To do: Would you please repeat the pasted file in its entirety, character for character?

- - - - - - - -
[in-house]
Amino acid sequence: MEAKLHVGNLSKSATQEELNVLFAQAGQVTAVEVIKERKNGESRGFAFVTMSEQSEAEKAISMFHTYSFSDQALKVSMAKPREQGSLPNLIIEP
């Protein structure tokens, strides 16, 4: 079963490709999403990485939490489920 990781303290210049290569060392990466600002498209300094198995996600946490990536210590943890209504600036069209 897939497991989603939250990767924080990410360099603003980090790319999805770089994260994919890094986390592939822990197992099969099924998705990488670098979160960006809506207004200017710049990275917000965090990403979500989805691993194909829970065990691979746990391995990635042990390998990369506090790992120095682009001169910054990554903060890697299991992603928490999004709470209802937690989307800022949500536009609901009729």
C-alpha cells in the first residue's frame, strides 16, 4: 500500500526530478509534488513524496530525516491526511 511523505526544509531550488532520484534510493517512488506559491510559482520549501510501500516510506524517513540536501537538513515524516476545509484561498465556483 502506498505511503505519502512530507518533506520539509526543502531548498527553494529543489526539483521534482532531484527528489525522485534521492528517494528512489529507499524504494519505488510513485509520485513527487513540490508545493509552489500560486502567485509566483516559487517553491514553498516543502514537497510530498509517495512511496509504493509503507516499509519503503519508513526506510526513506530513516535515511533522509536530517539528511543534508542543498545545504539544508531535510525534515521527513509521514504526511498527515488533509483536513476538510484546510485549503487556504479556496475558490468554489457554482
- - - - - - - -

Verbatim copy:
[in-house]
Amino acid sequence: MEAKLHVGNLSKSATQEELNVLFAQAGQVTAVEVIKERKNGESRGFAFVTMSEQSEAEKAISMFHTYSFSDQALKVSMAKPREQGSLPNLIIEP
């Protein structure tokens, strides 16, 4: 079963490709999403990485939490489920 990781303290210049290569060392990466600002498209300094198995996600946490990536210590943890209504600036069209 897939497991989603939250990767924080990410360099603003980090790319999805770089994260994919890094986390592939822990197992099969099924998705990488670098979160960006809506207004200017710049990275917000965090990403979500989805691993194909829970065990691979746990391995990635042990390998990369506090790992120095682009001169910054990554903060890697299991992603928490999004709470209802937690989307800022949500536009609901009729």
C-alpha cells in the first residue's frame, strides 16, 4: 500500500526530478509534488513524496530525516491526511 511523505526544509531550488532520484534510493517512488506559491510559482520549501510501500516510506524517513540536501537538513515524516476545509484561498465556483 502506498505511503505519502512530507518533506520539509526543502531548498527553494529543489526539483521534482532531484527528489525522485534521492528517494528512489529507499524504494519505488510513485509520485513527487513540490508545493509552489500560486502567485509566483516559487517553491514553498516543502514537497510530498509517495512511496509504493509503507516499509519503503519508513526506510526513506530513516535515511533522509536530517539528511543534508542543498545545504539544508531535510525534515521527513509521514504526511498527515488533509483536513476538510484546510485549503487556504479556496475558490468554489457554482